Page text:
Monday, April 25, 2011

"Hunting Trophies," Unknown Artist, British, Albumen silver print, ca. 1870

"Hunting Trophies," Unknown Artist, British, Albumen silver print, ca. 1870. Full description from The Metropolitan Museum of Art website:
Shikar, or big game hunting, was an immensely popular pastime for the ruling class in India prior to British rule. When the British came into power, elaborate hunting ceremonies were used by Indians and British alike to display their prowess and status to each other. The British influence also brought improvements in hunting technology, which spurred an increase in the capture of game. Dozens of animals were killed in a single day's hunt and the trophies decorated the halls of the princes' extravagant hunting lodges. By the late 1870s, the population of many of these rare species had been severely depleted and a government-implemented system for conservation had begun to take hold.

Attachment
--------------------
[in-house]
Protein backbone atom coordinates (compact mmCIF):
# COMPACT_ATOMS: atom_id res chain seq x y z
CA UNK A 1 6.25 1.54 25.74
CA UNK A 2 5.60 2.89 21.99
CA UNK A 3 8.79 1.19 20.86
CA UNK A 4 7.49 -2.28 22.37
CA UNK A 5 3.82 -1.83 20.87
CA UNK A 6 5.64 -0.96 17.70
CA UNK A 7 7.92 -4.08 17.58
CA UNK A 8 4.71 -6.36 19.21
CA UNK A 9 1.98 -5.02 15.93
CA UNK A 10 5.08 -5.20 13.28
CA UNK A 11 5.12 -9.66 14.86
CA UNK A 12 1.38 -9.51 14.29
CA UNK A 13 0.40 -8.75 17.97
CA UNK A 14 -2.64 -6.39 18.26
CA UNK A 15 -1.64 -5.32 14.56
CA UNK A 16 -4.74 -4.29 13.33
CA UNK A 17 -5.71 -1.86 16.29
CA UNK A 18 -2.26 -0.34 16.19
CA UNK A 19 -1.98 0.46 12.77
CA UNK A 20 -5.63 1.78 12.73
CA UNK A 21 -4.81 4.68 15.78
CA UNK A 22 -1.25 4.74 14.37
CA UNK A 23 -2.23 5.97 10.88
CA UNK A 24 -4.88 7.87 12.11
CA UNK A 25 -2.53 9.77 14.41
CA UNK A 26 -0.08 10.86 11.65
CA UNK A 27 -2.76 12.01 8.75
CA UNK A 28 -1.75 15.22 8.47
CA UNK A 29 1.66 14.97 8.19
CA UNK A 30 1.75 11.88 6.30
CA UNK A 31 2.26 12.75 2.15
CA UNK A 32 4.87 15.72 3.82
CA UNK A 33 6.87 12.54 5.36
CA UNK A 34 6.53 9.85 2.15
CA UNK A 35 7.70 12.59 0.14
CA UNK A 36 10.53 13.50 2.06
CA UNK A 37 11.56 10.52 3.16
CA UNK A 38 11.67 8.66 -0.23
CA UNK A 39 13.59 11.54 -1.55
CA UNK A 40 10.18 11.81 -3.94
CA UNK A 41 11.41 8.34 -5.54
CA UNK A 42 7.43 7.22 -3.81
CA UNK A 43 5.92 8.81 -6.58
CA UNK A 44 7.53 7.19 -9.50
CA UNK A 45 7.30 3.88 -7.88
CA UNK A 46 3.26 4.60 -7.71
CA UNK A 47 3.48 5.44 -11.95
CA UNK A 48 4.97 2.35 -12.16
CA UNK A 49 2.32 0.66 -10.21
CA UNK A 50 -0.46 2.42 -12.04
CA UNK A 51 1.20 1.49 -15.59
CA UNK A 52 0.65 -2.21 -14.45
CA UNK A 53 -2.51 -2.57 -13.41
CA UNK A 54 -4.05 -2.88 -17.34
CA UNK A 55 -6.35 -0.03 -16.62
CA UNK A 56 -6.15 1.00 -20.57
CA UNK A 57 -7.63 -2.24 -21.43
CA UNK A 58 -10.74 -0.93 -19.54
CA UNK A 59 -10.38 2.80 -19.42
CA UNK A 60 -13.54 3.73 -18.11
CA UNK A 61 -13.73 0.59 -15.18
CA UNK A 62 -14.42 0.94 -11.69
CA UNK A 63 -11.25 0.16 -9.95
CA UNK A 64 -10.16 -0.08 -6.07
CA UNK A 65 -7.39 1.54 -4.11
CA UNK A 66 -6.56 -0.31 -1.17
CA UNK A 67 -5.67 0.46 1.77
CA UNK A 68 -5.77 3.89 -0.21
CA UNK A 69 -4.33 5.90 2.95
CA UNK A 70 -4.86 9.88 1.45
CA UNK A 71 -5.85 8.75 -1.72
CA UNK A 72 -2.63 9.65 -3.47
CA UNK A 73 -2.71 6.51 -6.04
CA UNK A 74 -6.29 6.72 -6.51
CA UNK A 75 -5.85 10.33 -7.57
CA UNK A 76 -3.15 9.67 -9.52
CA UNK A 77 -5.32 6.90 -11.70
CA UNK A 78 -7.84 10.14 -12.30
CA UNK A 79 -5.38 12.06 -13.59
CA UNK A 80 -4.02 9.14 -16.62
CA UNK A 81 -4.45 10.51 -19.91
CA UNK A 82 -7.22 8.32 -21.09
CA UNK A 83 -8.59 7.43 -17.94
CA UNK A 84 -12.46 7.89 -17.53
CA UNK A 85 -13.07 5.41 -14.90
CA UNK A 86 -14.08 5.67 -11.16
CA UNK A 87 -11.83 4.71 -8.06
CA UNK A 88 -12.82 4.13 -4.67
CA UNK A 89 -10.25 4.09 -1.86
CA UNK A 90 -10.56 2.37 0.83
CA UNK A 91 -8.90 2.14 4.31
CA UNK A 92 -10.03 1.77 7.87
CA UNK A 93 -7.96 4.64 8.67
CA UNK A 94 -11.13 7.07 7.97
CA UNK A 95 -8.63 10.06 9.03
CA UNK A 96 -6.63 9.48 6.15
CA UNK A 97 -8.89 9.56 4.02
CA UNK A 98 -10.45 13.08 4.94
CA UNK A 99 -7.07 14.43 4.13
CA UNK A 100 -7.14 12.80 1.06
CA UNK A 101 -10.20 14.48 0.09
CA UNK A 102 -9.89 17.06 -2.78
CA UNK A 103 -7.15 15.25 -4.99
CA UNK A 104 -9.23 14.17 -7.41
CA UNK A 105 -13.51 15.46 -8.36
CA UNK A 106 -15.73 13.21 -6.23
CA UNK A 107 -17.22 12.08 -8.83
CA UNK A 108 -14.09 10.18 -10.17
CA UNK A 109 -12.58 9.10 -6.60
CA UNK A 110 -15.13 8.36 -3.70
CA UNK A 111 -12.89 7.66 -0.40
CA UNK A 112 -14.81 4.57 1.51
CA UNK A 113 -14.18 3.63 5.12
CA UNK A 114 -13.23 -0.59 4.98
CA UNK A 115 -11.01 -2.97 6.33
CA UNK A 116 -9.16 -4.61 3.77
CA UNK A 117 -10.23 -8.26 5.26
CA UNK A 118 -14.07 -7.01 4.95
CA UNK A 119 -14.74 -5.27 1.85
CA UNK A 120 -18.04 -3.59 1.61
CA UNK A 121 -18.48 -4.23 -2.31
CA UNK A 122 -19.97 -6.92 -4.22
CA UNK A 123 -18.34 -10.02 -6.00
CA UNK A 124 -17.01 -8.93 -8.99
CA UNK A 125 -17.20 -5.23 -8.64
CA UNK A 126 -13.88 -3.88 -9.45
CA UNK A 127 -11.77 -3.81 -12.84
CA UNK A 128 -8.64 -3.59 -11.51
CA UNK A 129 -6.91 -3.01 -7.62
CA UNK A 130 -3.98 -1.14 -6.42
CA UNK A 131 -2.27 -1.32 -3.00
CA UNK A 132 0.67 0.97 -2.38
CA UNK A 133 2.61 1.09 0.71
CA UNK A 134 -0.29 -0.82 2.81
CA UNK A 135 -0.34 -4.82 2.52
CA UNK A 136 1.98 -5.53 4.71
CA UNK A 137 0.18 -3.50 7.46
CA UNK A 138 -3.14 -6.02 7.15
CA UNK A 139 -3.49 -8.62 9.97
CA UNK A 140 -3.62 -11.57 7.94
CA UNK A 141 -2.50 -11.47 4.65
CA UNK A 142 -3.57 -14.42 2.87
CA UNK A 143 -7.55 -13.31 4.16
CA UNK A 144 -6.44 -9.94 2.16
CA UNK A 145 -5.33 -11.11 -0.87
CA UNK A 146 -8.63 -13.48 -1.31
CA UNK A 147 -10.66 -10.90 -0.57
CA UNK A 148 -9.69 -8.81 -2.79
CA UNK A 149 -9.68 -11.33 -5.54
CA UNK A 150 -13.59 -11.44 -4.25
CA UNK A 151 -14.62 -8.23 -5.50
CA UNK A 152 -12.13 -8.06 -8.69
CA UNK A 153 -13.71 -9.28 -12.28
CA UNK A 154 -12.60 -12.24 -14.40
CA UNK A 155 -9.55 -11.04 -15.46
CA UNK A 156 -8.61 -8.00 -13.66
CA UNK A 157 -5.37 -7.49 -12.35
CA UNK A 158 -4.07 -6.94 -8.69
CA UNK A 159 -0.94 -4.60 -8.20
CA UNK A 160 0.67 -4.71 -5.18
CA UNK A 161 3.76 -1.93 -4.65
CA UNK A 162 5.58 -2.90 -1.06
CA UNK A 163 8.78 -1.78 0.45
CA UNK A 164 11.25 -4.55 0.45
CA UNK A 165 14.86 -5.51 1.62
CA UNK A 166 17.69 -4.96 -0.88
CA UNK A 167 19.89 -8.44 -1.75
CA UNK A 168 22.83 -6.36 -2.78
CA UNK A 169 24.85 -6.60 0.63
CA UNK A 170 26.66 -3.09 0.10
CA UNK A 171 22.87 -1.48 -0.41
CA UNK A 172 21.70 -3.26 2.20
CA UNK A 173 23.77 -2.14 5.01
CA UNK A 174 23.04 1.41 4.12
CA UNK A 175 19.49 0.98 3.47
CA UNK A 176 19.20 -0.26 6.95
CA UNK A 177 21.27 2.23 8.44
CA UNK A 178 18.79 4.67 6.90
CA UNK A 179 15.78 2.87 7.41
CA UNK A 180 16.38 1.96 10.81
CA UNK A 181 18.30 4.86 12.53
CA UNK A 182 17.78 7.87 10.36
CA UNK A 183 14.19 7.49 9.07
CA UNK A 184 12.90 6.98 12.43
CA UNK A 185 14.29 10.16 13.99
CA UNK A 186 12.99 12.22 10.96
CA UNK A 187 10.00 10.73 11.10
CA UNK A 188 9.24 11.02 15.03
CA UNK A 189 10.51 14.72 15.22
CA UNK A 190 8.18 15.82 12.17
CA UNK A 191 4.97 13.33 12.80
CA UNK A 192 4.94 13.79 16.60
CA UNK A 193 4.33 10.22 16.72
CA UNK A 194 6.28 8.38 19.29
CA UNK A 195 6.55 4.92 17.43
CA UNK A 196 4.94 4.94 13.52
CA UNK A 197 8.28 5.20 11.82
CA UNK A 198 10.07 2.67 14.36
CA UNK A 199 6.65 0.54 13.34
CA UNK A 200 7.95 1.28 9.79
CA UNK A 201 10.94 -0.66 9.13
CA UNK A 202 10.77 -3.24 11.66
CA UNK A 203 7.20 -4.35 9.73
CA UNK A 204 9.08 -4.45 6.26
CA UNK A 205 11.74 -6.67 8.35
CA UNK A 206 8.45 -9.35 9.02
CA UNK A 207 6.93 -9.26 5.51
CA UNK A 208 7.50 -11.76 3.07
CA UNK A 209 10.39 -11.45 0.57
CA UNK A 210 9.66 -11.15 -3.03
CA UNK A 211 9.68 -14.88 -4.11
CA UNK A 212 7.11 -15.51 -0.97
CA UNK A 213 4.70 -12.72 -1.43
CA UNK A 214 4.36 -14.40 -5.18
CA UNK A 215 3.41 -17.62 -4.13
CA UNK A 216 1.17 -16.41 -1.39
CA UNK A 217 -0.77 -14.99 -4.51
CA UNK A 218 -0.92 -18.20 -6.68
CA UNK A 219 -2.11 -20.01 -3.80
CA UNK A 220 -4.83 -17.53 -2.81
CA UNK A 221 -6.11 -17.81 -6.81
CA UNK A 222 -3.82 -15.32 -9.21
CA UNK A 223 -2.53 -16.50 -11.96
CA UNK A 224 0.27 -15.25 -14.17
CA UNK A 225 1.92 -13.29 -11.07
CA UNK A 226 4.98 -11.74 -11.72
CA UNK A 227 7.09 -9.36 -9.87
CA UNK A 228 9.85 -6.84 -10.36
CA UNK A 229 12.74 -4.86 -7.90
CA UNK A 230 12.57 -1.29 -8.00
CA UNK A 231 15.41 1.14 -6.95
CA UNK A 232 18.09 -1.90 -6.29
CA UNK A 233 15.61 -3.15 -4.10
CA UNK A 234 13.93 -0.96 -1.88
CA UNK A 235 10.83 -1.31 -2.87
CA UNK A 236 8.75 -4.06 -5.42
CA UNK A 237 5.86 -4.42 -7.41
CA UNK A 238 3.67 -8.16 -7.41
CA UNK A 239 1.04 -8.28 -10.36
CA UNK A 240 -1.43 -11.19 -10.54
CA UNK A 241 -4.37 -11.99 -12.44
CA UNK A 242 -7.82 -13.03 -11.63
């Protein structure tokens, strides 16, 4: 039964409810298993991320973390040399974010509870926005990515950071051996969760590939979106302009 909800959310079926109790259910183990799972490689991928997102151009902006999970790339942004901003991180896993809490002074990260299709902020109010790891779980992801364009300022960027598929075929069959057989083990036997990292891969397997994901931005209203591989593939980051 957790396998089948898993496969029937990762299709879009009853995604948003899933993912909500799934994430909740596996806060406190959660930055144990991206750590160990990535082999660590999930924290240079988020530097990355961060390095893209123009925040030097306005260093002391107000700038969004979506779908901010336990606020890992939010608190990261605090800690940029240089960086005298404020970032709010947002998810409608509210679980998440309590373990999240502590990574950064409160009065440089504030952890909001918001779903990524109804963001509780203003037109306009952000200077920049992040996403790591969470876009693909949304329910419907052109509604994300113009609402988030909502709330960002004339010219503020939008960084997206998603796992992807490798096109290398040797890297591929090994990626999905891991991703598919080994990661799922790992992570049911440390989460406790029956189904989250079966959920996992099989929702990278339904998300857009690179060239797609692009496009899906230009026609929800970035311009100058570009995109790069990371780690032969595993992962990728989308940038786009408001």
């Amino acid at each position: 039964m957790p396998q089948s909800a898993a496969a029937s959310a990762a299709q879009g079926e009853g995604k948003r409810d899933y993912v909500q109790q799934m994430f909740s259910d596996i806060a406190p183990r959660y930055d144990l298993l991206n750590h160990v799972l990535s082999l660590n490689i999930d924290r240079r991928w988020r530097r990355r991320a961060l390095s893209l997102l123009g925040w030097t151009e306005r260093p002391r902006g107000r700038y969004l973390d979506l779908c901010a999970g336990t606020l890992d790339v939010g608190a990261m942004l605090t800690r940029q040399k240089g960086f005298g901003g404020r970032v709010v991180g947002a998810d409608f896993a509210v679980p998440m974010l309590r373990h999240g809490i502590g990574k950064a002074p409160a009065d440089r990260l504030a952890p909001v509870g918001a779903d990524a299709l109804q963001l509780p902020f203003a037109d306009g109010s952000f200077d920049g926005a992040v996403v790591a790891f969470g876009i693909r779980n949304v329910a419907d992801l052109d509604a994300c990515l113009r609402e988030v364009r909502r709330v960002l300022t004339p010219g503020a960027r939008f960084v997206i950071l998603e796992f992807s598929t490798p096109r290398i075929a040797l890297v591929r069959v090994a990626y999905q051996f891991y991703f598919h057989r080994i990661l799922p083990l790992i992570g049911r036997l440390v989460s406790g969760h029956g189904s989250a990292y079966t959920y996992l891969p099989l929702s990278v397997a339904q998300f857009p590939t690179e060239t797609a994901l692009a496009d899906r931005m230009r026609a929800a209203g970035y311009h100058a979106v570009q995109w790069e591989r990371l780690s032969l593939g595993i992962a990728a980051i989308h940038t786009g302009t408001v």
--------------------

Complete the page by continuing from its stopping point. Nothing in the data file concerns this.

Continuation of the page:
From The Metropolitan Museum of Art website. Found via Wunderkammer blog.

Click in image to see much larger, more detailed version.


Robin d'Arcy Shillcock said...

Dear morbid anatomist,
It is well-known what the toll of animal life was after the introduction of better rifles in the late 19th century, but what about the human cost in life? Wouldn't it be interesting to know how many beaters gave their life so that the toffs could have a grand day's bag? How many near-sighted old men shot each other, their assistants, or innocent passers-by who were out on a day's riding? How many were maimed or killed by exploding two or single bores?
Great newsletters & blog! Many thanks,

Robin d'Arcy Shillcock, Groningen, Netherlands

Unknown said...

This picture is utterly overwhelming. What a find. I'm fascinated and horrified all at once.